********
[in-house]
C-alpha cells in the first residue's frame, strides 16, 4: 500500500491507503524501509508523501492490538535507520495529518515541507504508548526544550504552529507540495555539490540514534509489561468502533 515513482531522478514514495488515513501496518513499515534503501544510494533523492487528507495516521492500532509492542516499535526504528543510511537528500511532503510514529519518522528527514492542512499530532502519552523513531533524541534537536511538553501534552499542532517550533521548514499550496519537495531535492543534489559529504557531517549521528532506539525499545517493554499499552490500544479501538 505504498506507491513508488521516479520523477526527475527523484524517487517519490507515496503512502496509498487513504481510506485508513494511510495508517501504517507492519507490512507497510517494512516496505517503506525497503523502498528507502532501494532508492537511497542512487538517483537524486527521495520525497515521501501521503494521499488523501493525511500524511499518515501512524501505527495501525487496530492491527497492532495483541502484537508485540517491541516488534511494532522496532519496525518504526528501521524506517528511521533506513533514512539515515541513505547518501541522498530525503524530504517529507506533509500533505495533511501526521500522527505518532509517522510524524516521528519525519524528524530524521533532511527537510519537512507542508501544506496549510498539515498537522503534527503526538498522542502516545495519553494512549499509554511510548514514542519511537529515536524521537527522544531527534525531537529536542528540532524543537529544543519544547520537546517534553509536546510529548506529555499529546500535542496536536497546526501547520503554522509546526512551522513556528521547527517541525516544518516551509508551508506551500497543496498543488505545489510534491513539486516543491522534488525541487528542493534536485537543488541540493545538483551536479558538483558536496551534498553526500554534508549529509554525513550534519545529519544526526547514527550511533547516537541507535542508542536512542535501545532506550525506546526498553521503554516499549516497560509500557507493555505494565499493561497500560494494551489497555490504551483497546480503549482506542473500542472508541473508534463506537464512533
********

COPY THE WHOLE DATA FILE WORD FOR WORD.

[in-house]
C-alpha cells in the first residue's frame, strides 16, 4: 500500500491507503524501509508523501492490538535507520495529518515541507504508548526544550504552529507540495555539490540514534509489561468502533 515513482531522478514514495488515513501496518513499515534503501544510494533523492487528507495516521492500532509492542516499535526504528543510511537528500511532503510514529519518522528527514492542512499530532502519552523513531533524541534537536511538553501534552499542532517550533521548514499550496519537495531535492543534489559529504557531517549521528532506539525499545517493554499499552490500544479501538 505504498506507491513508488521516479520523477526527475527523484524517487517519490507515496503512502496509498487513504481510506485508513494511510495508517501504517507492519507490512507497510517494512516496505517503506525497503523502498528507502532501494532508492537511497542512487538517483537524486527521495520525497515521501501521503494521499488523501493525511500524511499518515501512524501505527495501525487496530492491527497492532495483541502484537508485540517491541516488534511494532522496532519496525518504526528501521524506517528511521533506513533514512539515515541513505547518501541522498530525503524530504517529507506533509500533505495533511501526521500522527505518532509517522510524524516521528519525519524528524530524521533532511527537510519537512507542508501544506496549510498539515498537522503534527503526538498522542502516545495519553494512549499509554511510548514514542519511537529515536524521537527522544531527534525531537529536542528540532524543537529544543519544547520537546517534553509536546510529548506529555499529546500535542496536536497546526501547520503554522509546526512551522513556528521547527517541525516544518516551509508551508506551500497543496498543488505545489510534491513539486516543491522534488525541487528542493534536485537543488541540493545538483551536479558538483558536496551534498553526500554534508549529509554525513550534519545529519544526526547514527550511533547516537541507535542508542536512542535501545532506550525506546526498553521503554516499549516497560509500557507493555505494565499493561497500560494494551489497555490504551483497546480503549482506542473500542472508541473508534463506537464512533